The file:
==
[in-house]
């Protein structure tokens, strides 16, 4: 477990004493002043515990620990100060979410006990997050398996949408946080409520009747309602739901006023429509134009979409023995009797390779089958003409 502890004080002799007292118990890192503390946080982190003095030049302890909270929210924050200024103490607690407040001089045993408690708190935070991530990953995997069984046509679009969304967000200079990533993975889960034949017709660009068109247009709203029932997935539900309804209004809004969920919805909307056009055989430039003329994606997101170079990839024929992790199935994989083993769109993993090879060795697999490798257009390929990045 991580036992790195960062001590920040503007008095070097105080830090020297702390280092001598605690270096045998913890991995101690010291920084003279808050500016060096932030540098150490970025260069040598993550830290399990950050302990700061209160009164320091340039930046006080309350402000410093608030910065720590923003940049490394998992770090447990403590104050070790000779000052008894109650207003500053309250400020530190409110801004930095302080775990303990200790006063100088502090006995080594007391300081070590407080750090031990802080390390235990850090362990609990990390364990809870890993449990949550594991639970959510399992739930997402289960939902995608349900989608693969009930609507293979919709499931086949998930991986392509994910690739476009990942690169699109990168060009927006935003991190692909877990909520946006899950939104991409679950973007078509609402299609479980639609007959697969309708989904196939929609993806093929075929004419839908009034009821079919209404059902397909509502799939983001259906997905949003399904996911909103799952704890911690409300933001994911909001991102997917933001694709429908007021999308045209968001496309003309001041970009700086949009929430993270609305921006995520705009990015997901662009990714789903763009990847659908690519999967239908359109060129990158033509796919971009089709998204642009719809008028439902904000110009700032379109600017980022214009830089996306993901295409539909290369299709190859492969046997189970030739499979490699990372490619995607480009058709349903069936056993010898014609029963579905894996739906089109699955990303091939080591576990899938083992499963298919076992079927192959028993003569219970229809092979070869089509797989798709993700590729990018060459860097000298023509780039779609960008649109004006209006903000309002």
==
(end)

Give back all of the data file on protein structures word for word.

[in-house]
């Protein structure tokens, strides 16, 4: 477990004493002043515990620990100060979410006990997050398996949408946080409520009747309602739901006023429509134009979409023995009797390779089958003409 502890004080002799007292118990890192503390946080982190003095030049302890909270929210924050200024103490607690407040001089045993408690708190935070991530990953995997069984046509679009969304967000200079990533993975889960034949017709660009068109247009709203029932997935539900309804209004809004969920919805909307056009055989430039003329994606997101170079990839024929992790199935994989083993769109993993090879060795697999490798257009390929990045 991580036992790195960062001590920040503007008095070097105080830090020297702390280092001598605690270096045998913890991995101690010291920084003279808050500016060096932030540098150490970025260069040598993550830290399990950050302990700061209160009164320091340039930046006080309350402000410093608030910065720590923003940049490394998992770090447990403590104050070790000779000052008894109650207003500053309250400020530190409110801004930095302080775990303990200790006063100088502090006995080594007391300081070590407080750090031990802080390390235990850090362990609990990390364990809870890993449990949550594991639970959510399992739930997402289960939902995608349900989608693969009930609507293979919709499931086949998930991986392509994910690739476009990942690169699109990168060009927006935003991190692909877990909520946006899950939104991409679950973007078509609402299609479980639609007959697969309708989904196939929609993806093929075929004419839908009034009821079919209404059902397909509502799939983001259906997905949003399904996911909103799952704890911690409300933001994911909001991102997917933001694709429908007021999308045209968001496309003309001041970009700086949009929430993270609305921006995520705009990015997901662009990714789903763009990847659908690519999967239908359109060129990158033509796919971009089709998204642009719809008028439902904000110009700032379109600017980022214009830089996306993901295409539909290369299709190859492969046997189970030739499979490699990372490619995607480009058709349903069936056993010898014609029963579905894996739906089109699955990303091939080591576990899938083992499963298919076992079927192959028993003569219970229809092979070869089509797989798709993700590729990018060459860097000298023509780039779609960008649109004006209006903000309002």